Deaf actress is named as ‘BSL Ambassador’ for Doncaster Deaf Trust

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Charlotte Arrowsmith, a deaf actor, director, BSL bi-lingual creative consultant and drama workshop leader/faciliator, has been named as the first British Sign Language (BSL) Ambassador for Doncaster Deaf Trust.

Charlotte, a former student at Deaf Trust run Communication Specialist College Doncaster (previously known as Doncaster College for the Deaf), will work with the Trust to help to promote the use of BSL as a communication tool.

The Trust, who have been providing deaf education from the Doncaster site since 1829, manage Little Learners Day Nursery, Doncaster School for the Deaf, Dickson House care home, Communication Specialist College Doncaster (for Deaf students and those with communication difficulties including autism) and Aspire to be – employability services.

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Alexis Johnson, executive principal of the Trust said: “We are so pleased to have Charlotte on board as our first ambassador for BSL and it is great to announce this news during Deaf Awareness Week 2022.

Charlotte ArrowsmithCharlotte Arrowsmith
Charlotte Arrowsmith

“She is a real inspiration to our students and pupils, and we are looking forward to working with her to help to promote the use of BSL to the wider community.

“Our aim is to have four ambassadors from the deaf community who will help our students and pupils to see what they can achieve and will be at the forefront of our campaign to get more people signing.”

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The Trust launched a free online BSL course in 2020, thanks to National Lottery funding, and already more than 17,000 have registered to learn to sign.

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Charlotte said: “I am proud to be a BSL Ambassador for the Trust. I had a great time at the college, being free to explore my deaf identity and use BSL with many other deaf students.

"It was an exciting place to grow up in, with likeminded young people. I studied sports with the intention of being a professional sports coach. However, I have always loved performing and acting, but in those days for young deaf people opportunities in that industry were few and far between.

"Fortunately, the passion for the performing arts led me to study theatre, arts, education and deaf studies at Reading University.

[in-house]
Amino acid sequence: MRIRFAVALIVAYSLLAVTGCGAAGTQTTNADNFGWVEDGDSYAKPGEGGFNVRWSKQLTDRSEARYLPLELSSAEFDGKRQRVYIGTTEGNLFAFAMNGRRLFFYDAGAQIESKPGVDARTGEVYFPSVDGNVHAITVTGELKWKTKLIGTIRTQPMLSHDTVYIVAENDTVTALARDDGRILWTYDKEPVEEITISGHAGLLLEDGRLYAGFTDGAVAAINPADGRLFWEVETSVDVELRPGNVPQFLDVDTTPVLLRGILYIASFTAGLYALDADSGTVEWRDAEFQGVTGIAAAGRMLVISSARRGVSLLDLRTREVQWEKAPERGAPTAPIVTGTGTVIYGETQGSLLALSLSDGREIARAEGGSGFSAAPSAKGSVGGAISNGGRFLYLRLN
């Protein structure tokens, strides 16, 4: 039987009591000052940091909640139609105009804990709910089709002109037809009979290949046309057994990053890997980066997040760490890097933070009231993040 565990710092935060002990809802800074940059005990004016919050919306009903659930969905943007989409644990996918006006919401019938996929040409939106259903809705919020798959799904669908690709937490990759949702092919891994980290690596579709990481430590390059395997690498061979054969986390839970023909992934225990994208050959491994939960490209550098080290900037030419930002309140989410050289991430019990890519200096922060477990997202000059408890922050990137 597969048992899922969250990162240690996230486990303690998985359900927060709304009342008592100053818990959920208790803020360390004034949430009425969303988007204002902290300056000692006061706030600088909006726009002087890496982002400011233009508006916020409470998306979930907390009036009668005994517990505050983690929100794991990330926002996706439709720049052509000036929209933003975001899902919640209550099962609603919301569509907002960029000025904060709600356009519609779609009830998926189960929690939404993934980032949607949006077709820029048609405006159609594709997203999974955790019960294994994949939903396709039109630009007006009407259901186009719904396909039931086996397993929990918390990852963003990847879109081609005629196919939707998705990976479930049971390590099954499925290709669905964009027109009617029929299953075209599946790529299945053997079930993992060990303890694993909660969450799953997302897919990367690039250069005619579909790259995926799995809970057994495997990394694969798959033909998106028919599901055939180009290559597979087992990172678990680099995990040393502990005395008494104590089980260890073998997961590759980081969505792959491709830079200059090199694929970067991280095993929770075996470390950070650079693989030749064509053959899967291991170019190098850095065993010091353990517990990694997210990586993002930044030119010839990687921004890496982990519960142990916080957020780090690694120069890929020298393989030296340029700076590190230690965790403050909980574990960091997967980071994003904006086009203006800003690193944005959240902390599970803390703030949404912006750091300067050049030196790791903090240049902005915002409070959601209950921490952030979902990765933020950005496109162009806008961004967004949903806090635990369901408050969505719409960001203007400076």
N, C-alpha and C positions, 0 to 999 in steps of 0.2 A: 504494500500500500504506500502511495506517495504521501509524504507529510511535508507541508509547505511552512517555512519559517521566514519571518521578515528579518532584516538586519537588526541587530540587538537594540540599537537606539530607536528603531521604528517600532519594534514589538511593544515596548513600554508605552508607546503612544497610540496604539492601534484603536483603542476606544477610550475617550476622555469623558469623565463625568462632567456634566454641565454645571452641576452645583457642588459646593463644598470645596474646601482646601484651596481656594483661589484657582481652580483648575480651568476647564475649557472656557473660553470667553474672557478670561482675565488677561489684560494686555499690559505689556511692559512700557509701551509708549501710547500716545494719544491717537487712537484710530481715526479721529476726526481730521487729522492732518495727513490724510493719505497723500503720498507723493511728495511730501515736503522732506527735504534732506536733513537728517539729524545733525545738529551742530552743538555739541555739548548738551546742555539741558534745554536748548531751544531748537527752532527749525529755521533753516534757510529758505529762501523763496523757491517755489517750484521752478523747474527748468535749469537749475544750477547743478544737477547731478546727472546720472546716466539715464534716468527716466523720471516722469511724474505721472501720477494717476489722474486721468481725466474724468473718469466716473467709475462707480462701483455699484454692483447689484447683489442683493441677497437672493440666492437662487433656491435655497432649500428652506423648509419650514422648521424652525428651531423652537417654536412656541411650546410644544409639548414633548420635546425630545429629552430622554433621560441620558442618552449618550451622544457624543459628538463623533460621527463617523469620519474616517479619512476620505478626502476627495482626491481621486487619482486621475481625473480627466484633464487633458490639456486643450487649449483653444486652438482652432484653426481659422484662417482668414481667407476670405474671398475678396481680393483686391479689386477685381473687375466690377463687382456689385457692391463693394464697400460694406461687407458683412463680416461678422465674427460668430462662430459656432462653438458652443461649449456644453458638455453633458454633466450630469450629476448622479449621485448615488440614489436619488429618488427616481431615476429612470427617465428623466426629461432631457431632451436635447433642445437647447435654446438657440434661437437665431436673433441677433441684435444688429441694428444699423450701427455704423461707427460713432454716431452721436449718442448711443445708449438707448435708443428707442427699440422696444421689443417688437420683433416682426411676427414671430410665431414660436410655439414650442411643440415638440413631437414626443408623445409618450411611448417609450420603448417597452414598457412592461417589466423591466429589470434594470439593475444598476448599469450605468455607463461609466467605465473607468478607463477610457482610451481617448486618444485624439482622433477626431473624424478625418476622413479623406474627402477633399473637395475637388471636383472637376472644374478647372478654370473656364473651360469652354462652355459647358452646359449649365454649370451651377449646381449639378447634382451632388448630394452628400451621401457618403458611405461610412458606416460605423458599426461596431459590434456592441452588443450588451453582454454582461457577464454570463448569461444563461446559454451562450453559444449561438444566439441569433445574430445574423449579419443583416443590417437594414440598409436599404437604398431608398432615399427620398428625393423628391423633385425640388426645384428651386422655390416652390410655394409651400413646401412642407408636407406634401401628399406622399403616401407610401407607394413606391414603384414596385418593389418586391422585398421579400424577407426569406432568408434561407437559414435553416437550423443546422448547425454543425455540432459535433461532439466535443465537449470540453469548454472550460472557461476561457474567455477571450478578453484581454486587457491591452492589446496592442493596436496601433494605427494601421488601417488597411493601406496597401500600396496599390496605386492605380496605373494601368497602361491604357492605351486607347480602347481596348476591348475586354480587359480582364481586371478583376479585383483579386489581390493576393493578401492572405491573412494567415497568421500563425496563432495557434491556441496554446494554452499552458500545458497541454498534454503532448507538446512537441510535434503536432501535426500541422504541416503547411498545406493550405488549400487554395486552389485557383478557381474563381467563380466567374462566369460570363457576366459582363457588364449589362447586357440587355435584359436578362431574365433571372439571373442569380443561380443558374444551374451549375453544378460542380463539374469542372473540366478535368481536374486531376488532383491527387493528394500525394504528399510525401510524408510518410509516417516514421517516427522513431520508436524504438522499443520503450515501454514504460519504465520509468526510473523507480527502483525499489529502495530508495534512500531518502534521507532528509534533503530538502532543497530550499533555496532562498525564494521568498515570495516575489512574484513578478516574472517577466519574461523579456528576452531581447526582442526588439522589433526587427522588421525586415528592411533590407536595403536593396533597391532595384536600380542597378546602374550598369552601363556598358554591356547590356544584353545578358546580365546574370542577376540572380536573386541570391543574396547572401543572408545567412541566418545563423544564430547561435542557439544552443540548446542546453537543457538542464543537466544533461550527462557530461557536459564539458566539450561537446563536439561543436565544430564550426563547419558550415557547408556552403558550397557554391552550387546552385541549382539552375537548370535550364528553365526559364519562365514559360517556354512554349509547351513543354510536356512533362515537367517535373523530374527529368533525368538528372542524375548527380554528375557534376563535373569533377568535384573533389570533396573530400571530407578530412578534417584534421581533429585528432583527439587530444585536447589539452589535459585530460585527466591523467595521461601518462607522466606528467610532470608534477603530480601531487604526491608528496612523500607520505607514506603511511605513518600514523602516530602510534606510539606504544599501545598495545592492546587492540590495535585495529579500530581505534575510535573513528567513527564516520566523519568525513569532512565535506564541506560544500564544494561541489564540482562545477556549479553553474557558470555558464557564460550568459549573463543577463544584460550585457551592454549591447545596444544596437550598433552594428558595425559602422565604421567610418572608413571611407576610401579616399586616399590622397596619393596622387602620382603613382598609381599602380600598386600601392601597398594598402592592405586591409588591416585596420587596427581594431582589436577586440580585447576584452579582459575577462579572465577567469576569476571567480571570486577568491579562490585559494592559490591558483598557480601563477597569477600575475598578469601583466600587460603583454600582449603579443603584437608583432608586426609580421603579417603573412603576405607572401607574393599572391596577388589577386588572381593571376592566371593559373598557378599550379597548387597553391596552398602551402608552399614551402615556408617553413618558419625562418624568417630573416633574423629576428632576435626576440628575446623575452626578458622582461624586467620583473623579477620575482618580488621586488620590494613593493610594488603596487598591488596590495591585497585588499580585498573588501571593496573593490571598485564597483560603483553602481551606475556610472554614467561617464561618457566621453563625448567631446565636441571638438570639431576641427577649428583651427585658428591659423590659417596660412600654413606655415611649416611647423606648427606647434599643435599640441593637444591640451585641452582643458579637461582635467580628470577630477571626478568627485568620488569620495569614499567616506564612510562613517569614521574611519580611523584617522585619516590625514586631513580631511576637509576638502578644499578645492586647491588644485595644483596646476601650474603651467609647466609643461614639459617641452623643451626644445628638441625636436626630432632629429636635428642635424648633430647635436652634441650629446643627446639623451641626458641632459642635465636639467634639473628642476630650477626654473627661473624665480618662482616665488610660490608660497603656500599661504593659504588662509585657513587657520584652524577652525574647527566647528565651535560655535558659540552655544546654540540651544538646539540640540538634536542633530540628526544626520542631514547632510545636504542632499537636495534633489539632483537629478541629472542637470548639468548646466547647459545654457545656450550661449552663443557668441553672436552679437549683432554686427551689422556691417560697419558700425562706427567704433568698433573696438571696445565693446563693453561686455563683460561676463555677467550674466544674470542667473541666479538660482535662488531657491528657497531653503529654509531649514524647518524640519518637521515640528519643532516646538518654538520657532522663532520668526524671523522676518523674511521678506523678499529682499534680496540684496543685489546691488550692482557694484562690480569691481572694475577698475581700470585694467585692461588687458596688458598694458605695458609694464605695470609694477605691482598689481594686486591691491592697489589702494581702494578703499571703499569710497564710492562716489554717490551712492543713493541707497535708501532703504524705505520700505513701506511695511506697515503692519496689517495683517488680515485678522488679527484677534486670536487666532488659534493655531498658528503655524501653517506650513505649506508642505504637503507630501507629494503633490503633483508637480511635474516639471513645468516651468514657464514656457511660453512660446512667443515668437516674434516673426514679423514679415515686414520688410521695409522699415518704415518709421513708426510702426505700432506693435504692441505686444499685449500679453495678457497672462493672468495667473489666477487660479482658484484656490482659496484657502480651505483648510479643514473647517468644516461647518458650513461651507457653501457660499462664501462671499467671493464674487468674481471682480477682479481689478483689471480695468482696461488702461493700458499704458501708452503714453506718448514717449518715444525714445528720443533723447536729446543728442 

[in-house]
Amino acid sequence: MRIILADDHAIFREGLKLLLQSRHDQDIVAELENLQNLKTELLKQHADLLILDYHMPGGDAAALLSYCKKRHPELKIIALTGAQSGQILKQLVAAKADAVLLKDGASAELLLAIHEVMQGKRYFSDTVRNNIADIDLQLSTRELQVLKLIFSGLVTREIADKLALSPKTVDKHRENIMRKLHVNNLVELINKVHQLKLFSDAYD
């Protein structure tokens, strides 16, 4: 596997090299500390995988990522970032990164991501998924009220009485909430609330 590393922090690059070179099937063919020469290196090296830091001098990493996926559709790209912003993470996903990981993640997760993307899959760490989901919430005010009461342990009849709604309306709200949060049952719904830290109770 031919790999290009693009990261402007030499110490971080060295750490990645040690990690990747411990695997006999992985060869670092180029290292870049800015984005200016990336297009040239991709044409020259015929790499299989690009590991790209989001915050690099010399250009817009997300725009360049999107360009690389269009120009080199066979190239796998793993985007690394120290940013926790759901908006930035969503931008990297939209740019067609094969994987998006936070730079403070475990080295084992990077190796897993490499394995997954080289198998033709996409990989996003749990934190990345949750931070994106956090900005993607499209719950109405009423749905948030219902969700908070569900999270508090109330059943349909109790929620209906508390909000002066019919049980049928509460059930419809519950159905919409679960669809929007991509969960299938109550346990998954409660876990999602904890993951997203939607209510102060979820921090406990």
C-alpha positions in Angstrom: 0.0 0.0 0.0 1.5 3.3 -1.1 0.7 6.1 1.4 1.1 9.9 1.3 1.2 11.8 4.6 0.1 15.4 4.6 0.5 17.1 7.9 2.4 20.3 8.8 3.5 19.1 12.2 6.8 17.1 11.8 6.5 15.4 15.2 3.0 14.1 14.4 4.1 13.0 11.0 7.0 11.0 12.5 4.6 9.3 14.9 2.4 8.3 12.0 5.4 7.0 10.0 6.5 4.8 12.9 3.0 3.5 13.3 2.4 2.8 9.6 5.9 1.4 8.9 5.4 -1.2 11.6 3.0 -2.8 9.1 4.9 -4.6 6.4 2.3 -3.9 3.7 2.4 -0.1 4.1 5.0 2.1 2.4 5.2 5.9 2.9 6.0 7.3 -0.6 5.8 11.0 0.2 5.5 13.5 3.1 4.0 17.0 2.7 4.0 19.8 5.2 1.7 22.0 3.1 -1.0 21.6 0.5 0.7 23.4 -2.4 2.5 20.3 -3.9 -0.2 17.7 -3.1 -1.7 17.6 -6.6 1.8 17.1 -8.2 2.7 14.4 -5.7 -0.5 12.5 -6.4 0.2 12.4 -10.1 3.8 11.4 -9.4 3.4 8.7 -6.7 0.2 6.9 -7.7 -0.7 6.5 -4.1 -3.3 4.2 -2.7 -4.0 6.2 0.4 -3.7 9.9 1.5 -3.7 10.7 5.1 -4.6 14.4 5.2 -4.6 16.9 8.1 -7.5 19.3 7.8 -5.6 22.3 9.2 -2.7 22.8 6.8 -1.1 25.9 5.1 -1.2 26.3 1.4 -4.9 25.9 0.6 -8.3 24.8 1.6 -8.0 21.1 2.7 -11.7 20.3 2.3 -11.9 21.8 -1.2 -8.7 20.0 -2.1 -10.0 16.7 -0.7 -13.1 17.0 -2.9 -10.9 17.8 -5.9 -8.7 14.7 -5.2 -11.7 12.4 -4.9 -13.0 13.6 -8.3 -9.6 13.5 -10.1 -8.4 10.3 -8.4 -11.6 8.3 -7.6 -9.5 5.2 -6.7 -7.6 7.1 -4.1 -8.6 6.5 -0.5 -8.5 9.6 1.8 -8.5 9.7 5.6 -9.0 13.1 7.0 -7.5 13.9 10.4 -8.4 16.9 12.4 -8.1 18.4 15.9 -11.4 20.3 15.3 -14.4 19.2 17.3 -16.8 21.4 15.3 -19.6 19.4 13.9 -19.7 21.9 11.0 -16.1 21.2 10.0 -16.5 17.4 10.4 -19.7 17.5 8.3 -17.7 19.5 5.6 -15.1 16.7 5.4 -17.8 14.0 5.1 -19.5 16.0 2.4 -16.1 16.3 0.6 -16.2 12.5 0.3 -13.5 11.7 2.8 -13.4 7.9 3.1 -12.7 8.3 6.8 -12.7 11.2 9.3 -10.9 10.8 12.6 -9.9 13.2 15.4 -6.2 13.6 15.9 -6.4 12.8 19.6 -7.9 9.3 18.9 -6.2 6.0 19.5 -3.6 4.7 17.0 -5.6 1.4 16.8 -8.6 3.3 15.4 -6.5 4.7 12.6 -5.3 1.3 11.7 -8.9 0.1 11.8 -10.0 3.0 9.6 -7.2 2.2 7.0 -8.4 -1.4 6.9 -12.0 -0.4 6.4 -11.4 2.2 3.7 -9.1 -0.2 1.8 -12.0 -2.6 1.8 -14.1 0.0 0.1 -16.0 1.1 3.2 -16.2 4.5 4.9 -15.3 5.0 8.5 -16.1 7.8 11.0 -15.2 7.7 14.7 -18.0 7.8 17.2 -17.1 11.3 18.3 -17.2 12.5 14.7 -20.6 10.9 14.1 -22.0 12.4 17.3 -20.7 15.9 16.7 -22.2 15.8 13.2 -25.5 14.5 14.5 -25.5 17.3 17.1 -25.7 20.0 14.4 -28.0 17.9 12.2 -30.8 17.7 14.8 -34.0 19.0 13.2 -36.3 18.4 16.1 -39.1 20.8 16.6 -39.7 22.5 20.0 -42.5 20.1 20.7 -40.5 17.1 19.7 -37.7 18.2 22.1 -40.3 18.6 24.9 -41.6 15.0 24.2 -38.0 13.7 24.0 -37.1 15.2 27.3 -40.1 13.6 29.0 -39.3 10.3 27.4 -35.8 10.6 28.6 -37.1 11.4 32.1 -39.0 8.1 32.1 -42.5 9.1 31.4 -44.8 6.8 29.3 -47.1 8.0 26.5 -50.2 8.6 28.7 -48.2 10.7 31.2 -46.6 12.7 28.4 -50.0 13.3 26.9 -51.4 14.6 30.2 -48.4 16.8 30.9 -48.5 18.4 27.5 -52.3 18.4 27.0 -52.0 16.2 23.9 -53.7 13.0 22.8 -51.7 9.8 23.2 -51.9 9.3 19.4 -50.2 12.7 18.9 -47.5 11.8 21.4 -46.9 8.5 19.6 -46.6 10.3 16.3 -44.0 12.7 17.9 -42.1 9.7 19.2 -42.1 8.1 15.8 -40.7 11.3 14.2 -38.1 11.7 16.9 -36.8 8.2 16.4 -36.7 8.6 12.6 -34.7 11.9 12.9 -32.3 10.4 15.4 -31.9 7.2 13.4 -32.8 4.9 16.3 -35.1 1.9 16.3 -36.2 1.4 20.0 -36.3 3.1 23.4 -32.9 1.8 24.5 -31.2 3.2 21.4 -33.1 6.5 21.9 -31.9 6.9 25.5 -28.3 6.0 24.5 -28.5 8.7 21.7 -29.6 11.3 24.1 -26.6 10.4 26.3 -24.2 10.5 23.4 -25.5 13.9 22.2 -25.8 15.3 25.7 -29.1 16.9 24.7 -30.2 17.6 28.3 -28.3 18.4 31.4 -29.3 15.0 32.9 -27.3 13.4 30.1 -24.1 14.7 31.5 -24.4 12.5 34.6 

“I know just how important BSL is for our deaf community and the difficulties that we face on a daily basis when we struggle to communicate, especially in a hearing/able environment where society disable us.

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"Everything from getting on a bus to buying a drink can be a challenge and then some! If everyone learnt and understood BSL, we would therefore become a united community than ever before.

“I’m looking forward to working with the Trust to help them to promote the use of BSL to the wider community. The more people who can communicate via British Sign Language, the better.”

Charlotte was the first BSL deaf actor in 2018 to grace the stage at the Royal Shakespeare Company of Greg Doran’s production ‘Troilus and Cressida’ as Cassandra.

She is an RSC Associate Artist and Associate Learning Practitioner in the Education Department.

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She was also part of the RSC’s 2019/20 season of ‘As You Like It’ as Audrey and ‘The Taming of the Shrew’ as the servant Curtis, both of which played in Stratford-Upon-Avon, in London and on tour across England.

She then went on to be the first deaf BSL understudy to take on the primary role of ‘Vincentia’ in ‘Taming of the Shrew’.

She added: “It was an immense joy to show what I could do as an understudy, and turning the role into a character who ‘happens’ to be deaf and uses BSL.

"Everyone in the cast adapted within just a day or two rehearsals to cover all bases.

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"Goes to show how much can be achieved when BSL is shared and more people learning our language benefits them too.”

She was recently in ‘Macbeth’ at Leeds Playhouse as one of the Witches and Lady McDuff. The McDuff family were Deaf with 2 CODAs and Amy Leach, the director, adapted the play to make more of the McDuffs and the cast embraced BSL as a whole. A very integrated show with audio description and BSL woven into the production.

Charlotte concluded: “If more people learnt and communicated with BSL, it therefore makes life equal to all. It would mean everyone would be able to contribute to a community, wherever they are. If you want to learn BSL, don’t just say so, do it.”

To learn the basics of the British Sign Language level one course visit

In these confusing and worrying times, local journalism is more vital than ever. Thanks to everyone who helps us ask the questions that matter by taking out a subscription or buying a paper. We stand together. Nancy Fielder, editor.

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